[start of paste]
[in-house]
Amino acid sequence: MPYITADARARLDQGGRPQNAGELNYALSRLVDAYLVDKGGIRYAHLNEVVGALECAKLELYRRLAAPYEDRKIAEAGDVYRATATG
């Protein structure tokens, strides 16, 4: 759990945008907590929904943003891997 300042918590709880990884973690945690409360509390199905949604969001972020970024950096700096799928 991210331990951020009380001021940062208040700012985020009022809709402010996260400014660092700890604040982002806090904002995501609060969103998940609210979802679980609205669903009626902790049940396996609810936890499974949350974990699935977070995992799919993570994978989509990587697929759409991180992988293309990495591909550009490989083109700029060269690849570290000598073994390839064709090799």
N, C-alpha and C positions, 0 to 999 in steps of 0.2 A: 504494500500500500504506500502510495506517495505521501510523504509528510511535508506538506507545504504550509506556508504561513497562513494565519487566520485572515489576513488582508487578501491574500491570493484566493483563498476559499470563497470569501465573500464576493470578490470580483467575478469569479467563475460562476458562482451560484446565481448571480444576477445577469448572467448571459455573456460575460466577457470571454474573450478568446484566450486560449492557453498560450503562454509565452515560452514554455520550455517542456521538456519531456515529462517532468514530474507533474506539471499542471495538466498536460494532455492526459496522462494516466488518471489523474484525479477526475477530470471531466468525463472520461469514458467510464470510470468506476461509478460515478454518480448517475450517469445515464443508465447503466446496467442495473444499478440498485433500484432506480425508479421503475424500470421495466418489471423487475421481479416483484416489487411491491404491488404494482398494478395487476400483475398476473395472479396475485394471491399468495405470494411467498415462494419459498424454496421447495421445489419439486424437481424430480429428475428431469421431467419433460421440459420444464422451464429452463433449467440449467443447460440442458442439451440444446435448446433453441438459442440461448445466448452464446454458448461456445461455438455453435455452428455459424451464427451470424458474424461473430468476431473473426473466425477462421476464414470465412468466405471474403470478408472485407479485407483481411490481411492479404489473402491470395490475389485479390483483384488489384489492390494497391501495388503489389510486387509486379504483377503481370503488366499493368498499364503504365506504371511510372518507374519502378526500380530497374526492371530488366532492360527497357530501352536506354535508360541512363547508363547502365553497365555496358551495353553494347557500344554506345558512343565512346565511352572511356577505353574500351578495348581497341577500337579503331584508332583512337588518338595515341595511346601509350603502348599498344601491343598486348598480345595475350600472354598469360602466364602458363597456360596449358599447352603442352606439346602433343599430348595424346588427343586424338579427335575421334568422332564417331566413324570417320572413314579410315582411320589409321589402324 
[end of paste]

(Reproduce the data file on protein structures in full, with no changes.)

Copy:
[in-house]
Amino acid sequence: MPYITADARARLDQGGRPQNAGELNYALSRLVDAYLVDKGGIRYAHLNEVVGALECAKLELYRRLAAPYEDRKIAEAGDVYRATATG
């Protein structure tokens, strides 16, 4: 759990945008907590929904943003891997 300042918590709880990884973690945690409360509390199905949604969001972020970024950096700096799928 991210331990951020009380001021940062208040700012985020009022809709402010996260400014660092700890604040982002806090904002995501609060969103998940609210979802679980609205669903009626902790049940396996609810936890499974949350974990699935977070995992799919993570994978989509990587697929759409991180992988293309990495591909550009490989083109700029060269690849570290000598073994390839064709090799």
N, C-alpha and C positions, 0 to 999 in steps of 0.2 A: 504494500500500500504506500502510495506517495505521501510523504509528510511535508506538506507545504504550509506556508504561513497562513494565519487566520485572515489576513488582508487578501491574500491570493484566493483563498476559499470563497470569501465573500464576493470578490470580483467575478469569479467563475460562476458562482451560484446565481448571480444576477445577469448572467448571459455573456460575460466577457470571454474573450478568446484566450486560449492557453498560450503562454509565452515560452514554455520550455517542456521538456519531456515529462517532468514530474507533474506539471499542471495538466498536460494532455492526459496522462494516466488518471489523474484525479477526475477530470471531466468525463472520461469514458467510464470510470468506476461509478460515478454518480448517475450517469445515464443508465447503466446496467442495473444499478440498485433500484432506480425508479421503475424500470421495466418489471423487475421481479416483484416489487411491491404491488404494482398494478395487476400483475398476473395472479396475485394471491399468495405470494411467498415462494419459498424454496421447495421445489419439486424437481424430480429428475428431469421431467419433460421440459420444464422451464429452463433449467440449467443447460440442458442439451440444446435448446433453441438459442440461448445466448452464446454458448461456445461455438455453435455452428455459424451464427451470424458474424461473430468476431473473426473466425477462421476464414470465412468466405471474403470478408472485407479485407483481411490481411492479404489473402491470395490475389485479390483483384488489384489492390494497391501495388503489389510486387509486379504483377503481370503488366499493368498499364503504365506504371511510372518507374519502378526500380530497374526492371530488366532492360527497357530501352536506354535508360541512363547508363547502365553497365555496358551495353553494347557500344554506345558512343565512346565511352572511356577505353574500351578495348581497341577500337579503331584508332583512337588518338595515341595511346601509350603502348599498344601491343598486348598480345595475350600472354598469360602466364602458363597456360596449358599447352603442352606439346602433343599430348595424346588427343586424338579427335575421334568422332564417331566413324570417320572413314579410315582411320589409321589402324 